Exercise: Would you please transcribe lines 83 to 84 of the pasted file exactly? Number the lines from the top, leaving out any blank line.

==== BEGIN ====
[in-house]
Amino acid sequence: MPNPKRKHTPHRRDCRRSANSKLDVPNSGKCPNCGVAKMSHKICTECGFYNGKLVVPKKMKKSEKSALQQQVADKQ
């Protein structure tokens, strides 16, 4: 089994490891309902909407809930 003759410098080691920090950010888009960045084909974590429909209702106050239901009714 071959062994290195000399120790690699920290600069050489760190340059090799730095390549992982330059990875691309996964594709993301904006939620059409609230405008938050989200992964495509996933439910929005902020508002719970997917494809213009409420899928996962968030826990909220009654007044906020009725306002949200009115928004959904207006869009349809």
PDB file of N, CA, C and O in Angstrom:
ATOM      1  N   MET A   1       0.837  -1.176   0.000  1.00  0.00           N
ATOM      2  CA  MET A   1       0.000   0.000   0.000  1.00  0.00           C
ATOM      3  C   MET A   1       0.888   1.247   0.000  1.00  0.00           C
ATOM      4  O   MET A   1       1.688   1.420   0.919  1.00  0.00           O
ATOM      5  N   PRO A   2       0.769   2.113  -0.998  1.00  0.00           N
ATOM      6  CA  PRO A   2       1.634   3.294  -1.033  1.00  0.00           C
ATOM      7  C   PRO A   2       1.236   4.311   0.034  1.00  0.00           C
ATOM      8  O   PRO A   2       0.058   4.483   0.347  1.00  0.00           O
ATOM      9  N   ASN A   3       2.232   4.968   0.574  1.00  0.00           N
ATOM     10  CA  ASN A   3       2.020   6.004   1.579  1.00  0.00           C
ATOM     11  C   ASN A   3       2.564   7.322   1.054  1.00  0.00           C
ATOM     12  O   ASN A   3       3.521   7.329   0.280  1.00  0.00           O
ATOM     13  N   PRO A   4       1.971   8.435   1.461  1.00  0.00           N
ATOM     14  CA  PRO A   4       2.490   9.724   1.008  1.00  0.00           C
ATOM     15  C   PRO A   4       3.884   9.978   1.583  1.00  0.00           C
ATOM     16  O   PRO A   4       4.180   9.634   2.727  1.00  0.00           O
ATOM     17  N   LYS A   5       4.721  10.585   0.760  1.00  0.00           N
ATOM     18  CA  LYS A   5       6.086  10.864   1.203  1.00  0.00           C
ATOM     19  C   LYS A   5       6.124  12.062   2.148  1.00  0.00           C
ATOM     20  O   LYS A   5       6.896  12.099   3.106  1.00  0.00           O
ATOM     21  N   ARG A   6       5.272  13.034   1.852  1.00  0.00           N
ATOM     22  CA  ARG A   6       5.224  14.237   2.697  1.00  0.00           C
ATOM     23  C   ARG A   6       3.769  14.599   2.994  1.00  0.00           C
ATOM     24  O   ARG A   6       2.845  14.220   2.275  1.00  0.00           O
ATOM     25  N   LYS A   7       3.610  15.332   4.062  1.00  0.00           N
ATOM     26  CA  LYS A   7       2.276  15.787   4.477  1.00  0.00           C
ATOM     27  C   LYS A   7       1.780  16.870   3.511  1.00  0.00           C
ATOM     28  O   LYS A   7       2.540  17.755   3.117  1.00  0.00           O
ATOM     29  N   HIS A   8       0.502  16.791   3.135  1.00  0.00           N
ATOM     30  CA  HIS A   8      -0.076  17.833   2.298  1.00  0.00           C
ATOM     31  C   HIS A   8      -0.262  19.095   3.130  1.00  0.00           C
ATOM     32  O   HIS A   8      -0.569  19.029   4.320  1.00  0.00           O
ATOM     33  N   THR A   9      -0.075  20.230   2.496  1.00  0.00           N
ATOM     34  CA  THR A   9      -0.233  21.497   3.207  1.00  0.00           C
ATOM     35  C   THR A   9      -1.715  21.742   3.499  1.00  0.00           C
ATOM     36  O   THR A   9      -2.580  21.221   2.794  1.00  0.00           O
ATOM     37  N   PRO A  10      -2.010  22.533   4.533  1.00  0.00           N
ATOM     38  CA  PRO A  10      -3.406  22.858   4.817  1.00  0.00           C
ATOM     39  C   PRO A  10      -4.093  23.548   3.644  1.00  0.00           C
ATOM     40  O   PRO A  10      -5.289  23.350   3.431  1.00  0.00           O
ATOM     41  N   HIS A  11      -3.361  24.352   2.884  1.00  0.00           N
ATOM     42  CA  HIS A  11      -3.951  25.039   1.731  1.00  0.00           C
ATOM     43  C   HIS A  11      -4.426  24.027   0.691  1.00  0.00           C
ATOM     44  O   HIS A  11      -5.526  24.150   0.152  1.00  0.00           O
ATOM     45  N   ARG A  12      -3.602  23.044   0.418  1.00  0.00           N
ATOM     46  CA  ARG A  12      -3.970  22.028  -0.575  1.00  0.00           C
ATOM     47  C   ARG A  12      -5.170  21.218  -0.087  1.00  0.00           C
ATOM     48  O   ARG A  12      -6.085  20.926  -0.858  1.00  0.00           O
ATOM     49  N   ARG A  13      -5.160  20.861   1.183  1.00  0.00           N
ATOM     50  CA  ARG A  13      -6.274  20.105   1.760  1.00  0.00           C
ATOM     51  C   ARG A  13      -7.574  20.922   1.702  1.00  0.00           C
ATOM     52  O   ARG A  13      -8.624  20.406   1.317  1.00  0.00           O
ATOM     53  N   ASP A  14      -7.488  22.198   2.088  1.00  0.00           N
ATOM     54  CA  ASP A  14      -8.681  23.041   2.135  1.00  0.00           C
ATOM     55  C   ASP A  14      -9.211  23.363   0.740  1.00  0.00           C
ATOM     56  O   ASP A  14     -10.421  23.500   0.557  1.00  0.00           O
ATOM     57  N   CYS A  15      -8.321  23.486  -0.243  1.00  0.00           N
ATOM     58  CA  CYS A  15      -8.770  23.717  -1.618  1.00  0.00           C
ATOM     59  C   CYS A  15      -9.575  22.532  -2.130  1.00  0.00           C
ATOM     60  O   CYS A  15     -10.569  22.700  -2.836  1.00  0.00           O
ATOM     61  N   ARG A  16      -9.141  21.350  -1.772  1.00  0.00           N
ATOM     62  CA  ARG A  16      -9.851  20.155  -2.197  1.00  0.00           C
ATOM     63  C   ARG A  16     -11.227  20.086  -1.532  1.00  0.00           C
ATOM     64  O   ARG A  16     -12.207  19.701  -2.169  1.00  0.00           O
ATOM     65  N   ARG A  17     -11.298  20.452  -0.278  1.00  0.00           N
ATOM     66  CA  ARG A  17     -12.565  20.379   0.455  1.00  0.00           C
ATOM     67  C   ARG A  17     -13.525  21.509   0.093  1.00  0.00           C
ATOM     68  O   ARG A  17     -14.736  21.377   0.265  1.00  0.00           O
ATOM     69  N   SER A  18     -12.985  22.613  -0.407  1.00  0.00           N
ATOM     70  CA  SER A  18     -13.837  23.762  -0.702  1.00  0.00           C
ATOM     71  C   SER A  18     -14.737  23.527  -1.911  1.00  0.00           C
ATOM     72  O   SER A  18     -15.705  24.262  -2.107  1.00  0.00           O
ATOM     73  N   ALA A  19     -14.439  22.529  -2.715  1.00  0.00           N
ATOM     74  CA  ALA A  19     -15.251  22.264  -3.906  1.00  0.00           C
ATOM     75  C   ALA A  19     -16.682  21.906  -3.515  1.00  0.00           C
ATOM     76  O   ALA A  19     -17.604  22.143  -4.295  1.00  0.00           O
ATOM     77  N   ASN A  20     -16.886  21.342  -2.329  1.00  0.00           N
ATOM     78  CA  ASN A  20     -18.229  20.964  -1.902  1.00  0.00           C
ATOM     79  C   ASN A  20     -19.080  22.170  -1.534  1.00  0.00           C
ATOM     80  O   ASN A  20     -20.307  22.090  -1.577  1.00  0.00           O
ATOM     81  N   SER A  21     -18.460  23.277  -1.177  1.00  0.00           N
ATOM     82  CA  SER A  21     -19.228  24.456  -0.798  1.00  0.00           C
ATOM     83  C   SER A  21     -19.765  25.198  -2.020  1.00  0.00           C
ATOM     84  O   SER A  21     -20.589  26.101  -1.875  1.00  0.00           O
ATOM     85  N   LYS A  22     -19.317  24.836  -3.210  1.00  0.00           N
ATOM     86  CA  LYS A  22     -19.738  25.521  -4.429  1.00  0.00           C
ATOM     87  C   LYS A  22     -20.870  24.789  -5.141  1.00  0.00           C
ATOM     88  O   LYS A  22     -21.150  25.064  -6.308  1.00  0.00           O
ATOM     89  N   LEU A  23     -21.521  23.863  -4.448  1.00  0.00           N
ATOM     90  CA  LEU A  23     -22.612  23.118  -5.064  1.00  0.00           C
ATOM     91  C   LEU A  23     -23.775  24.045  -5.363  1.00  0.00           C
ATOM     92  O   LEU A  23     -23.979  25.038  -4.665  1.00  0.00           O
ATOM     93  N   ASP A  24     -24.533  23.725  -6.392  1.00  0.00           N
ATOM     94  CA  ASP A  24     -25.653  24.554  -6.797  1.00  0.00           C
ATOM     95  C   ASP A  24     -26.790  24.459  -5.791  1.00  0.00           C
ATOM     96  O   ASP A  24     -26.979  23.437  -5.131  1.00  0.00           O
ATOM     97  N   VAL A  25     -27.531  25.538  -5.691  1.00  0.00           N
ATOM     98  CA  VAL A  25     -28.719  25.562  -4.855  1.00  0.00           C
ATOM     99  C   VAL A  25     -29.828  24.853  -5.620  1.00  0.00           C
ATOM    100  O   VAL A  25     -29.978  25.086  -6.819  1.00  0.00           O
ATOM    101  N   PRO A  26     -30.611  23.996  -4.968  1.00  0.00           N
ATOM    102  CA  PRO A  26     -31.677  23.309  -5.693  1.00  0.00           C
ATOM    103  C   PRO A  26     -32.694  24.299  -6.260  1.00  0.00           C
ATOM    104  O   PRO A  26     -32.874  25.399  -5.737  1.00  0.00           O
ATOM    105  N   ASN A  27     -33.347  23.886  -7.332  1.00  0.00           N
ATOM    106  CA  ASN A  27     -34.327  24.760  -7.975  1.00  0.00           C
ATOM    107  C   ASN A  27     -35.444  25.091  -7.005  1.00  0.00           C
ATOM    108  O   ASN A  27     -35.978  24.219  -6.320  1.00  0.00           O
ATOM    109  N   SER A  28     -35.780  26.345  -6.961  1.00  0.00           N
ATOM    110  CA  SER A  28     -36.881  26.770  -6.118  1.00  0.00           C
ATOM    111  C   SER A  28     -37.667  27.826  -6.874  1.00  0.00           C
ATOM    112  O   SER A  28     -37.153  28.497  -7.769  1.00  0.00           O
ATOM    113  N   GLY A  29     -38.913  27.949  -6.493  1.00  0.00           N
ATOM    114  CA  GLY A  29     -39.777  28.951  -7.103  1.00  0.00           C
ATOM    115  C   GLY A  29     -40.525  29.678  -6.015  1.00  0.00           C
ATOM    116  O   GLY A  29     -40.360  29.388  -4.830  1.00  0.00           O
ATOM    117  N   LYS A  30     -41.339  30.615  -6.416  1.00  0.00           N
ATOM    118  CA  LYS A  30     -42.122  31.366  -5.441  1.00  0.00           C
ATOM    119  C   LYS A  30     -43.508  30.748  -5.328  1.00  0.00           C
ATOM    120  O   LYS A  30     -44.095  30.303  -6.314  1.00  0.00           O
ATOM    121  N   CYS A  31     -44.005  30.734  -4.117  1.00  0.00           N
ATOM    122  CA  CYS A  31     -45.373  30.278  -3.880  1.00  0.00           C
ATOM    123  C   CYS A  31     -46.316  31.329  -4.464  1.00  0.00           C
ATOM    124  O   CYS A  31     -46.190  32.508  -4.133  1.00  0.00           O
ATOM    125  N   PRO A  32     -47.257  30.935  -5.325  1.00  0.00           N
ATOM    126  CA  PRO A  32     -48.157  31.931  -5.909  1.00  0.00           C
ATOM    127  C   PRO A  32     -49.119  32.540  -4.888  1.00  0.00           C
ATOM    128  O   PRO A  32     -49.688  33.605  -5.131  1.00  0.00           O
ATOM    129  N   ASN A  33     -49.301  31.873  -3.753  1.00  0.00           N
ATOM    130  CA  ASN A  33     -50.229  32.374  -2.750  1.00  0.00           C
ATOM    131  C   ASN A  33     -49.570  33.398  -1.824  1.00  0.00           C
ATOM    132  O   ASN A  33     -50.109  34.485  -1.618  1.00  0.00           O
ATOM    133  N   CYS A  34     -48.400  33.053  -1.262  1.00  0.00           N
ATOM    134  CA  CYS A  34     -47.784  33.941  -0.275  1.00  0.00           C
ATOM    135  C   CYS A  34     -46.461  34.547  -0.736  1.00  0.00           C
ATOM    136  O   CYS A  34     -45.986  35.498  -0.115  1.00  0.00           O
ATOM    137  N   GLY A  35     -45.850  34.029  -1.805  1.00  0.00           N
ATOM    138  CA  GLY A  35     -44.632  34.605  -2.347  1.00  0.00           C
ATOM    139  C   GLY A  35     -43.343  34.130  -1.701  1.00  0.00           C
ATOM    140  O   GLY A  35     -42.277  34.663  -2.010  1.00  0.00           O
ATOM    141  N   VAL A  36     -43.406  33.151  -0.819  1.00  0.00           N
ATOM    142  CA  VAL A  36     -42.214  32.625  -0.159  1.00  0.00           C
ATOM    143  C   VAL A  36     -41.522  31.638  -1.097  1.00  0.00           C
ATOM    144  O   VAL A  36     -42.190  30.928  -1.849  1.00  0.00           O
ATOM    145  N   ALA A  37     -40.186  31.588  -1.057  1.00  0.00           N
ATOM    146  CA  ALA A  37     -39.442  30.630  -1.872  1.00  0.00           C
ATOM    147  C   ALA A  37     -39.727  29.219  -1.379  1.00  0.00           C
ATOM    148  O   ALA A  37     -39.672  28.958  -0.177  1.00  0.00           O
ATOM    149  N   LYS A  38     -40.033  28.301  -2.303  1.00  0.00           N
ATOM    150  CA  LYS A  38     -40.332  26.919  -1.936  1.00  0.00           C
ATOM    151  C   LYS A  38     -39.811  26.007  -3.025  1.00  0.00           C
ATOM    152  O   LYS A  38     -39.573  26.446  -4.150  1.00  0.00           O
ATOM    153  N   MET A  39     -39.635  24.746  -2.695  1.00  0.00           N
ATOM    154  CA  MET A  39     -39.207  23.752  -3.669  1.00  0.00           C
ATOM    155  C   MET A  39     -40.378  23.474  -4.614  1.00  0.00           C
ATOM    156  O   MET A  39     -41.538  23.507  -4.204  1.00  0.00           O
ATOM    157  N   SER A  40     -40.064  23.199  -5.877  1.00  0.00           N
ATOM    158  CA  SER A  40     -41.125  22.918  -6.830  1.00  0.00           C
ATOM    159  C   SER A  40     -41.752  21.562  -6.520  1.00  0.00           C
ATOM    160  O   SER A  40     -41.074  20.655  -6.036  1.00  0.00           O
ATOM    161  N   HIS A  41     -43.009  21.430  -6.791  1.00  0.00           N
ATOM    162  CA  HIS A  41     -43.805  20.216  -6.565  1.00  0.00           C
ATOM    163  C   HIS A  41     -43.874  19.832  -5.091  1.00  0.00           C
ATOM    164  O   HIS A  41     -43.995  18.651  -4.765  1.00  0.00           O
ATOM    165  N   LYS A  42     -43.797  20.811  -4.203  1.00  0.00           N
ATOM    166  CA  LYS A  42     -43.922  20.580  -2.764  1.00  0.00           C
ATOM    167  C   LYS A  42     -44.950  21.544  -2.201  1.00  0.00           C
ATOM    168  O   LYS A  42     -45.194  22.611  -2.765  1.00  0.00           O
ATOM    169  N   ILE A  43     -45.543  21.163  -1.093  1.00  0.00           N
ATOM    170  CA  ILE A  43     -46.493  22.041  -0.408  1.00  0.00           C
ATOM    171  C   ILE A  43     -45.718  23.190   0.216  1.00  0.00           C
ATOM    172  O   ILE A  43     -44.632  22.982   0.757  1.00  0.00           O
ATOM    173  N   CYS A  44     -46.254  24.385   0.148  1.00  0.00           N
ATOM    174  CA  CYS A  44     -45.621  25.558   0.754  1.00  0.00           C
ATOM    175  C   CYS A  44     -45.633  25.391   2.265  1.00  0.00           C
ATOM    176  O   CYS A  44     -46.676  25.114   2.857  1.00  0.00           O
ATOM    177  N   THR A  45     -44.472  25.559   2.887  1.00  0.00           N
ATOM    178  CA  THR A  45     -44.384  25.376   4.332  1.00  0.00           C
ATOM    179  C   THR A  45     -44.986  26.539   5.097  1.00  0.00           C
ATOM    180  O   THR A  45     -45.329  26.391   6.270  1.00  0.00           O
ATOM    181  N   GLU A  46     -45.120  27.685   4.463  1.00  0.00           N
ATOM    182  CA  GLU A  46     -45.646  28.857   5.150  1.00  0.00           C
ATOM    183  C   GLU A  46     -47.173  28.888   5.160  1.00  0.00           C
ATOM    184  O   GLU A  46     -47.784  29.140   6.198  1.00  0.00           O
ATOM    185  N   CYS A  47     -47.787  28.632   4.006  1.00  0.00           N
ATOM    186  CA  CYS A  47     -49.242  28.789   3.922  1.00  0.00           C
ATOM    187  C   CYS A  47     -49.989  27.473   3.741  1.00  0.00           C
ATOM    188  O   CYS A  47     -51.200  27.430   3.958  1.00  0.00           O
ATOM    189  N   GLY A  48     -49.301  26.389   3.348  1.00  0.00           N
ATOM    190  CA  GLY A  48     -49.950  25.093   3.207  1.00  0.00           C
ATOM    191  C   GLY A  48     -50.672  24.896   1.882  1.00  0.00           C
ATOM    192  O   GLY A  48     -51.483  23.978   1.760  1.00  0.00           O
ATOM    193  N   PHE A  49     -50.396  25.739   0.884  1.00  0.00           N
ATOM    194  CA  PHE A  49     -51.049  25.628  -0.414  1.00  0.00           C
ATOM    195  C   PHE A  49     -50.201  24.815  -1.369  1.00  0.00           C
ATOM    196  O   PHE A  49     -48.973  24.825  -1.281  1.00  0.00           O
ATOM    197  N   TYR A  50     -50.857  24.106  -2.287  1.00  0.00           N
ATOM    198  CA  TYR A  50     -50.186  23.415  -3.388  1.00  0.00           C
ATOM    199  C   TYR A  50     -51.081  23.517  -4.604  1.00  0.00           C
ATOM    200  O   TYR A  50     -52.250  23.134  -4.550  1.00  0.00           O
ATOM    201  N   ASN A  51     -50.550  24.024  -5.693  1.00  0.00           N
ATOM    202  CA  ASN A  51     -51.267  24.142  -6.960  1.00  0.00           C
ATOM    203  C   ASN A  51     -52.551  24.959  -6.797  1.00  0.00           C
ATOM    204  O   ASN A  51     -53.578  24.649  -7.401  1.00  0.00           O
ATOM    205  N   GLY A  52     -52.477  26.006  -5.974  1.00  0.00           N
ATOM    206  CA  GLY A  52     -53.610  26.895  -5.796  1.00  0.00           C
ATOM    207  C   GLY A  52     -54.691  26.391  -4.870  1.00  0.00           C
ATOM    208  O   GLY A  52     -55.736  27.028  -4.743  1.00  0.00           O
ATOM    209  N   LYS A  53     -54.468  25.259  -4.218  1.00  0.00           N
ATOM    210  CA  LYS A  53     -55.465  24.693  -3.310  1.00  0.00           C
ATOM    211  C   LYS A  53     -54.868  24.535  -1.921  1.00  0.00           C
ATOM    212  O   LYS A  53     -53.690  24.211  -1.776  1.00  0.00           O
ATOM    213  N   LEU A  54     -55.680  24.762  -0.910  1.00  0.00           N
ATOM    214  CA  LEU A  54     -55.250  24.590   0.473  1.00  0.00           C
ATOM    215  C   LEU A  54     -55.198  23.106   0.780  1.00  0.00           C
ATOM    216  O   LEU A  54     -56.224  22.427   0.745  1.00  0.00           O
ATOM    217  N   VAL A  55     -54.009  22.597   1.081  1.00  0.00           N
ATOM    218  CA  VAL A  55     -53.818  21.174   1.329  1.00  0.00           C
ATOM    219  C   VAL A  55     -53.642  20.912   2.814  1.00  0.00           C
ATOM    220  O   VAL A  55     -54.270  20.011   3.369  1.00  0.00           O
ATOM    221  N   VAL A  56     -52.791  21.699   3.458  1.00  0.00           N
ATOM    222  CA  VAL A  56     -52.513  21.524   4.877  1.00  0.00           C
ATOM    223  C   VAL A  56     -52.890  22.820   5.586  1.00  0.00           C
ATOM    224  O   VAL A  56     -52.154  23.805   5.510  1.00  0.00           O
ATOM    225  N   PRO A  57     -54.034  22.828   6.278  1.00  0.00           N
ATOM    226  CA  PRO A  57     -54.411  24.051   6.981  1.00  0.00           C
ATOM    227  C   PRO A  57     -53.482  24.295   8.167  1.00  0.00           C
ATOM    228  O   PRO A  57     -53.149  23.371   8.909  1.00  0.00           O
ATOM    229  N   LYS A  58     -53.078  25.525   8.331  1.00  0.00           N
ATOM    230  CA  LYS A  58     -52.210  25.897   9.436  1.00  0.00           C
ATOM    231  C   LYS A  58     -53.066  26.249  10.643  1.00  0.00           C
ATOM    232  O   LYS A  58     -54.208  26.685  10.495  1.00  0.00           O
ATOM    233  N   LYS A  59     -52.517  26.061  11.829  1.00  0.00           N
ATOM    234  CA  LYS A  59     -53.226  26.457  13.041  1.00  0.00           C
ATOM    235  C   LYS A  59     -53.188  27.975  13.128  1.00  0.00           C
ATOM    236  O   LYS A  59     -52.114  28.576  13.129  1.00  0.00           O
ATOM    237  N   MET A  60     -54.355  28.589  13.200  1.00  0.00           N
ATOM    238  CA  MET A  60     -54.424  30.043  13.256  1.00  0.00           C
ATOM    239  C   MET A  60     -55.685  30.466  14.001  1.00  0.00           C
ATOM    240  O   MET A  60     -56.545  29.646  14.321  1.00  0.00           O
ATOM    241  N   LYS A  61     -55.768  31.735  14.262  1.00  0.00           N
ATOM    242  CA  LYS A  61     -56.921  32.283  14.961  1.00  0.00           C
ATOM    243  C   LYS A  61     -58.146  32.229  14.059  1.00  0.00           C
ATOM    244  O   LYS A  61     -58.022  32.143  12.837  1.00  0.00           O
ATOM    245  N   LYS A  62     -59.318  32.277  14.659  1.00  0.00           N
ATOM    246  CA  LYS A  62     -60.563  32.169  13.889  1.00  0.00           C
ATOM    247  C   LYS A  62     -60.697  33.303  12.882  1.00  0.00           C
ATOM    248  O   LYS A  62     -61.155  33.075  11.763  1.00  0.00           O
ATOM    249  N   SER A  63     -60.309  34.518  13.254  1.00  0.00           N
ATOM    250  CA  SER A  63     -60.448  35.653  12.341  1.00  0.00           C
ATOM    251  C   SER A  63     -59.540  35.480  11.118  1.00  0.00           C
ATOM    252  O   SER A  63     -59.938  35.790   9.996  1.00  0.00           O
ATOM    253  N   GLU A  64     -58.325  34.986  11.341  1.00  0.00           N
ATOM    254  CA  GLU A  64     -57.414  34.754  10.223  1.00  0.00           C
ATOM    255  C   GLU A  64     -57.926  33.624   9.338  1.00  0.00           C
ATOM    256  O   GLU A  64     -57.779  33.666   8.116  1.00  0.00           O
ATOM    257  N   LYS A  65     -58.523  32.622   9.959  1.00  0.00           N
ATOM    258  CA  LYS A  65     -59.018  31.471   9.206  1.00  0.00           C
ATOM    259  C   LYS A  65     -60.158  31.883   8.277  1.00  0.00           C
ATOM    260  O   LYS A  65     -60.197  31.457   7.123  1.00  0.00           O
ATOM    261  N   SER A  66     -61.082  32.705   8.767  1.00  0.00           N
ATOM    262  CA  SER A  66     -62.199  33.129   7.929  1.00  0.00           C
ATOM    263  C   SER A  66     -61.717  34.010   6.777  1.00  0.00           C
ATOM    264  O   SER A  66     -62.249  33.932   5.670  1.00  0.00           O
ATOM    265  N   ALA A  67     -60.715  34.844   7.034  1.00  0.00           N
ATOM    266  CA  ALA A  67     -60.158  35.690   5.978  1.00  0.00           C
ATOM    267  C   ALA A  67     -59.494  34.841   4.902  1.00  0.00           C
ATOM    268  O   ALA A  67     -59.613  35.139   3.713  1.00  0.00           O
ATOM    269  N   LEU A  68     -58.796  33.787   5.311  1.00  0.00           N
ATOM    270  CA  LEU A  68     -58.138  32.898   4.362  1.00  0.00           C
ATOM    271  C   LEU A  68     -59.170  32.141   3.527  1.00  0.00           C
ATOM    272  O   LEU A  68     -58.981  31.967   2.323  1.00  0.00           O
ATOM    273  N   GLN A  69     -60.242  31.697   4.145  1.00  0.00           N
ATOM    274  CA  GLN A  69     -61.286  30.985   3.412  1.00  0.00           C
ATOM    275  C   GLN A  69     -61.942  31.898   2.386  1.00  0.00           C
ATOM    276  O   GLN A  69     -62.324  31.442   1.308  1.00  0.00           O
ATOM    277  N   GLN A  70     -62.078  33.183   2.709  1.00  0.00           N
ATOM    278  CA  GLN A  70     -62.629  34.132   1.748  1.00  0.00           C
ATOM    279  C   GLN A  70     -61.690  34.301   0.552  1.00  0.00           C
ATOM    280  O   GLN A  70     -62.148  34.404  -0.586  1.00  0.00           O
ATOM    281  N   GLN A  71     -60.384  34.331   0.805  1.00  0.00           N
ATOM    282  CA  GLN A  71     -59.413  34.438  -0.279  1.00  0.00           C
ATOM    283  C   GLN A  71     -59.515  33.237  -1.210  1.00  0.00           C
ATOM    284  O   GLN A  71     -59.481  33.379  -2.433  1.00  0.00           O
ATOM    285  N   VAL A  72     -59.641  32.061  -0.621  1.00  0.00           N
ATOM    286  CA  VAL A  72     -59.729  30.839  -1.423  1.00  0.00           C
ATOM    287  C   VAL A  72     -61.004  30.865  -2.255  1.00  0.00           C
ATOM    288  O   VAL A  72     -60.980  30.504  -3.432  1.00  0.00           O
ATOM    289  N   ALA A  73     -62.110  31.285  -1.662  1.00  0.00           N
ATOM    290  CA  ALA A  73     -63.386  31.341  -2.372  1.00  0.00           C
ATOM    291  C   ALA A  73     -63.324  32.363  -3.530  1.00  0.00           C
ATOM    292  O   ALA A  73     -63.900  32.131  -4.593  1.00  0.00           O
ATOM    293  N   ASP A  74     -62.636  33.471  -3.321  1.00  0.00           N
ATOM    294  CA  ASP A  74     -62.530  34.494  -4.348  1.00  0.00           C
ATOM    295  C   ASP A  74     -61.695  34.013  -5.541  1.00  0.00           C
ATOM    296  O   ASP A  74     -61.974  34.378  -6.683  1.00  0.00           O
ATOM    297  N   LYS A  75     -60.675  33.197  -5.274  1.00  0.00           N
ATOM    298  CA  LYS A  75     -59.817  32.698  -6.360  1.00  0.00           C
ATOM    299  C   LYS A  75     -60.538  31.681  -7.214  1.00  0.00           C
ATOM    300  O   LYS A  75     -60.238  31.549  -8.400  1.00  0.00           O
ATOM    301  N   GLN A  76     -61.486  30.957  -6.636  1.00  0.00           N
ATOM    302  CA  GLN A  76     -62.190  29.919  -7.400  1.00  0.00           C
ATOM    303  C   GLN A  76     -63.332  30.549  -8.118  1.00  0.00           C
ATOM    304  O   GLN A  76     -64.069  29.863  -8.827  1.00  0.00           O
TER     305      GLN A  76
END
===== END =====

ATOM     79  C   ASN A  20     -19.080  22.170  -1.534  1.00  0.00           C
ATOM     80  O   ASN A  20     -20.307  22.090  -1.577  1.00  0.00           O